It has been hypothesized that puberty may be a period of development during which exogenous or endogenous hormonal factors increase the risk of TGCT (Richiardi et al., 2007). Hormonal exposures during this time may be more relevant to nonseminoma risk, given that the peak incidence of nonseminomas is ten-years earlier than the peak incidence of seminomas, and within a biologically relevant time period after puberty. However we cannot rule out the fact that we may not have seen an association between male pattern baldness and severe adolescent acne in the other histologic subtypes because of the limited sample size. It is plausible that increased androgen exposure, specifically 5-alpha-dihydrotestoterone (DHT), during puberty or early adulthood could potentially decrease risk of TGCT. The oily secretion of sebaceous glands is under the control of androgens; further, increases in androgen receptors and DHT production have been reported in patients with severe acne compared to normal subjects (Bonne et al., 1977; Boudou et al., 1995; Hay & Hodgins, 1974; Sansone & Reisner, 1971; Strauss et al., 1962). Androgenic alopecia, the most common type of male pattern baldness, is characterized by recession of the hairline and is considered a part of the normal male secondary sexual characteristics (Hamilton, 1951; Sawaya, 1999). An absence of androgenic alopecia is observed in patients who lack 5 alpha-reductase, indicating that DHT, the 5 alpha-reduced metabolite of testosterone is the principle mediator of androgen-dependent hair loss (Balducci et al., 1996; Hamilton, 1942). Research has also shown that 5 alpha-reduced metabolites of testosterone are increased in balding areas of the human scalp (Sawaya & Price, 1997). In human males, 5 alpha-reductase is expressed in the prostate, skin, epididymis, seminal vesicle and liver at high levels (Imperato-McGinley & Zhu, 2002). Therefore it is plausible that the gonadal dysfunction contributing to decreased testosterone and increased DHT in men with severe acne or male pattern baldness may also contribute to decreased TGCT risk. It is also plausible that the onset of puberty may be programmed during the time period of organogensis. The puberty markers evaluated may therefore be proxy variables for exposures operating during the prenatal period.
Although our results are consistent with those of prior studies, there are several limitations to our study. The study relied on self-report, rather than measurement of baldness, severe acne, onset of puberty, height, weight and body build. It is possible that cases may more accurately or critically report these exposures; however, the bulk of these exposures were inversely associated with TGCT and thus case over-reporting is not likely to have occurred. Compared to trained observers, validation studies cited kappas of 0.47-0.55 for self-reported baldness (Littman & White, 2005; Taylor et al., 2004) and 0.48 for self-reported acne (Jagou et al., 2006) suggesting that self-report of these features is quite reliable. The study evaluating the reliability of self-reported baldness using the Hamilton-Norwood scale also demonstrated that men’s self assessment of baldness at early ages was adequate (Littman & White, 2005). The inverse association between balding and TGCT could have been related to hair re-growth after chemotherapy, especially if the age at onset of balding was close to the age of diagnosis/treatment. Further, if at the time of the interview those who experienced hair loss due to cancer treatment experienced difference in hair re-growth (curlier, coarser, color change) the cases might be more likely to report on current hair patterns rather than hair patterns prior to diagnosis. We examined the age at which balding reportedly occurred in the controls, and this age predated cancer diagnosis for the majority of cases in the matched sets (80.4%). In a sub-analysis restricting to cases with onset of hair loss reported at least two years prior to case diagnosis the inverse associations seen for all of the hair loss variables and TGCT risk were strengthened; suggesting that misclassification of hair patterns due to cancer treatment and hair re-growth did not substantially affect our results. It is likely that this study did not find an association between puberty onset and TGCT, because puberty onset in males occurs over a span of time and is not marked by one specific event, as a result there may be a large amount of variability with respect to the self-report of age at onset of puberty that contributes to the lack of association.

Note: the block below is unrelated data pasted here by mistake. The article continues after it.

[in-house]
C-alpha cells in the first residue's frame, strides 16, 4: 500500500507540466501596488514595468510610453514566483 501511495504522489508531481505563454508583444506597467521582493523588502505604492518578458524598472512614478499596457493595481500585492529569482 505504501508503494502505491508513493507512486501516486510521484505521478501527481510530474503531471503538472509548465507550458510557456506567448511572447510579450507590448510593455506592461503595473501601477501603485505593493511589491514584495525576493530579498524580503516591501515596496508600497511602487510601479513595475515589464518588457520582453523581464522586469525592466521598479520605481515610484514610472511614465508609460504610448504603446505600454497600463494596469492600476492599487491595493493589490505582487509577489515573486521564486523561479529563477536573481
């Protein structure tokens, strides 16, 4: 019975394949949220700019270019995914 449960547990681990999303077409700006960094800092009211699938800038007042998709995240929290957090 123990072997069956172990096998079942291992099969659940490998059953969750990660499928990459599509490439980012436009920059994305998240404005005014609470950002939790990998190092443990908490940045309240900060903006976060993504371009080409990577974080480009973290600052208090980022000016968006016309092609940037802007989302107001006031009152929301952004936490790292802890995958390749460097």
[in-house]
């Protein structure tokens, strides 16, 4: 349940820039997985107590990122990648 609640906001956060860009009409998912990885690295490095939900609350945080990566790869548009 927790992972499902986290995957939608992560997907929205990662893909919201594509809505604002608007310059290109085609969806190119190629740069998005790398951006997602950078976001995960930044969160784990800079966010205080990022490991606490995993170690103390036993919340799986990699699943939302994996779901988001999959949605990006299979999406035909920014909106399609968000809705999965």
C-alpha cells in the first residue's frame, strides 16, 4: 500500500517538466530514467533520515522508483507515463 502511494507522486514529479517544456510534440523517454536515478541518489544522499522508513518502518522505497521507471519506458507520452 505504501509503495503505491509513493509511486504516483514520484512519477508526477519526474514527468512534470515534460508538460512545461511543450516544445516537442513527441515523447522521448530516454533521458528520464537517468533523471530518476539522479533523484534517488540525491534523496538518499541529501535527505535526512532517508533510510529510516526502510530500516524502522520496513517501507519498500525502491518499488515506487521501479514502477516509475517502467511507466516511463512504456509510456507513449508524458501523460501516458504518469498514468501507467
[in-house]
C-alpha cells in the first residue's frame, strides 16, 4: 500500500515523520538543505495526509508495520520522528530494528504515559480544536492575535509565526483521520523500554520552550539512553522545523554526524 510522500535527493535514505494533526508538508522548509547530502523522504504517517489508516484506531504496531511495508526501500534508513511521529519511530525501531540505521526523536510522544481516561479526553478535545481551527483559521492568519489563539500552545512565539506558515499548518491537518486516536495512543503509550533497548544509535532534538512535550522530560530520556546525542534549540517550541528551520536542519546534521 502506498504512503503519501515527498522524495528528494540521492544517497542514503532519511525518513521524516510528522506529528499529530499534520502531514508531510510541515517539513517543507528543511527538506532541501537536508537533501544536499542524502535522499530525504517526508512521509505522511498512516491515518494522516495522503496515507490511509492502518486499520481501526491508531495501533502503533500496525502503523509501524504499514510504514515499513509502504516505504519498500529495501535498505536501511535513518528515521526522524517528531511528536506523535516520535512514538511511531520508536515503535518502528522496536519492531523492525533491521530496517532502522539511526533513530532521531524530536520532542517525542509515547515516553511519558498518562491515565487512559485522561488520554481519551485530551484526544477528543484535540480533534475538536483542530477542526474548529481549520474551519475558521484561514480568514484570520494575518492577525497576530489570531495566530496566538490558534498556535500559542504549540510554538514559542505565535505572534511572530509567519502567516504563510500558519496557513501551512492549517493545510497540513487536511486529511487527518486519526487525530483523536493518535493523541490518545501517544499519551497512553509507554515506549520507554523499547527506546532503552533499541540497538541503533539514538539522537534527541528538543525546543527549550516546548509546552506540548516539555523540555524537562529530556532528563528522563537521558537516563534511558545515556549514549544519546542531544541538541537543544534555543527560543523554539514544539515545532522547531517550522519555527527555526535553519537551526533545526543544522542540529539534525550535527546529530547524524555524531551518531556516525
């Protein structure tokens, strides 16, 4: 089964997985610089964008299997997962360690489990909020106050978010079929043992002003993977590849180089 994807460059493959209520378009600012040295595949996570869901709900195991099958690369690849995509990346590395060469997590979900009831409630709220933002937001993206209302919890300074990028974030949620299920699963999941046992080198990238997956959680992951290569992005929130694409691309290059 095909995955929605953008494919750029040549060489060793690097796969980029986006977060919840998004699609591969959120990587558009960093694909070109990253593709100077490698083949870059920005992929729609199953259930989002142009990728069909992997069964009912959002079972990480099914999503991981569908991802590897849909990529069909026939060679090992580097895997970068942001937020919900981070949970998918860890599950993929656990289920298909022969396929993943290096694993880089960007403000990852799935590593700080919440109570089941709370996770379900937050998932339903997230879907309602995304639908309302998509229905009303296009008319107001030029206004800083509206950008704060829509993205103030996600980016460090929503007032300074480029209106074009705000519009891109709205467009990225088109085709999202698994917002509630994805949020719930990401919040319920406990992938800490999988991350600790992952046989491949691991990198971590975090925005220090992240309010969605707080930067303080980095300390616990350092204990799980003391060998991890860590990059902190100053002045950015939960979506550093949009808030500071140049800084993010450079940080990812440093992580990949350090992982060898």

Controls, as a comparison group, are selected to represent the exposure distribution in the source population that gave rise to the cases. Whether friend controls provide this distribution is unkown and may be unlikely. Friend controls as the referent group in any study raises the concern that controls are too similar to cases, especially when considering behavioral exposures (cigarette smoking and alcohol consumption), as cases may nominate a friend control with similar behavior characteristics. If the friend controls in this study, in fact, are too similar to cases in terms of the exposures of interest, then it is likely that our estimates of risk would be underestimates of the true relationship between these factors and TGCT. In our study, however, the controls were older and reported higher incomes than cases, suggesting that over-matching was not present, at least for these factors. While we attempted to match on age, the cases tended to nominate friend controls who were generally older than they were, therefore as a matching factor, we adjusted for age in all of our analyses. We also adjusted for income as a potential confounding factor. Further the exposures we have examined, baldness, severe acne and indicators of puberty onset, are not behavioral factors and may be less subject to the bias described above. The specificity of our finding, that the association between male pattern baldness as well as severe acne and TGCT was primarily limited to nonseminoma, may be due to the limited numbers of seminoma and mixed germ cell tumors.
In summary, our findings of an inverse association between male pattern baldness and TGCT, particularly among men with nonseminoma, as well as, severe adolescent acne and TGCT are consistent with the findings of previous reports (Depue et al., 1983; Petridou et al., 1997). Increased endogenous androgen levels, specifically DHT, during puberty and early adulthood may directly affect TGCT risk by altering testicular development. Additional studies of endogenous hormone exposure during puberty and early adult life are warranted, especially studies evaluating the role of androgen synthesis and metabolism and the androgen receptor in TGCT.
This work was supported by the University of Texas M. D. Anderson Cancer Center Education Program in Cancer Prevention [NCI grant: R25-CA-57730] and the Intramural Research Program of the National Cancer Institute
The authors declare no conflicts of interest of financial disclosures.